More than 20 dead in Japan's recent earthquake

More than 20 dead in Japan's recent earthquake

Shafaq News / Rescue teams in Japan on Tuesday struggled to reach isolated areas hit by a powerful earthquake on New Year's Day, with reports of more than 20 people dead in a disaster that toppled buildings and knocked out power to tens of thousands of homes.

The quake with a preliminary magnitude of 7.6 struck in the middle of the afternoon on Monday, prompting residents in some coastal areas to flee to higher ground as tsunami waves hit Japan's west coast, sweeping some cars and houses into the sea.

Thousands of army personnel, firefighters and police officers from across the country have been dispatched to the worst-hit area in the Noto peninsula in Ishikawa prefecture.

However, rescue efforts have been hindered by badly damaged and blocked roads and authorities say they are finding it difficult to assess the full extent of the fallout.

Many rail services, ferries and flights into the area have been suspended. Noto airport has closed due to damage to its runway, terminal and access roads, with 500 people stranded inside cars in its parking lot.


"The search and rescue of those impacted by the quake is a battle against time," Prime Minister Fumio Kishida said during an emergency disaster meeting on Tuesday.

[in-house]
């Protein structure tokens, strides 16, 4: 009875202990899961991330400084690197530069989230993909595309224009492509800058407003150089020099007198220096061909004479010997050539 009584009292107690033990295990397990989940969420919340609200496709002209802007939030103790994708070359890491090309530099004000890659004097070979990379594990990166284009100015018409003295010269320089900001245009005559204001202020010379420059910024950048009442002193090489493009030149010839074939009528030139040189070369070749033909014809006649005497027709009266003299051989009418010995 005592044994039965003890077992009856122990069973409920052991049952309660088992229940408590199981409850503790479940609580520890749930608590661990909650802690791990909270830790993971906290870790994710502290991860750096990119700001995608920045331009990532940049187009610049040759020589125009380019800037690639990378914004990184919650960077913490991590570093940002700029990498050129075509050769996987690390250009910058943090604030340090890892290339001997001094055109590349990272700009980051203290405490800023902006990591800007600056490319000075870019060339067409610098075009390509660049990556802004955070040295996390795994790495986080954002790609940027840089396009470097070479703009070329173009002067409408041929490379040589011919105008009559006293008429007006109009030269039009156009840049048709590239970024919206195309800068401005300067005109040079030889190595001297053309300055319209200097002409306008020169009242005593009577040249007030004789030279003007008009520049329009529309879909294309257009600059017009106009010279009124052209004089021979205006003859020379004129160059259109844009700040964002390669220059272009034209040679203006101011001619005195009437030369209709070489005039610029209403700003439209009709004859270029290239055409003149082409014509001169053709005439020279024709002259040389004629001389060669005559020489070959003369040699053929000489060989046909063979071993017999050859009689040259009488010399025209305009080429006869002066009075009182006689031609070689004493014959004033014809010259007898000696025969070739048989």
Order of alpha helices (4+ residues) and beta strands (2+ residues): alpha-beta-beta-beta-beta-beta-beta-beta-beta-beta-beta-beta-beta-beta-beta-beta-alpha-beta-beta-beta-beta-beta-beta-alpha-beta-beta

Kishida said rescuers were finding it very difficult to reach the northern tip of the Noto peninsula due to wrecked roads, and that helicopter surveys had discovered many fires and widespread damage to buildings and infrastructure.

More than 20 people have already died and many more are trapped in collapsed buildings, several news outlets reported citing local authorities.

Japan's fire and disaster management agency has only confirmed six deaths but said it had received reports of many more victims with no vital signs. Firefighters have been battling blazes in several cities and freeing people from quake wreckage, it said.

More than 140 tremors have been detected since the quake first hit on Monday, according to the Japan Meteorological Agency. The agency has warned more strong shocks could hit in the coming days.


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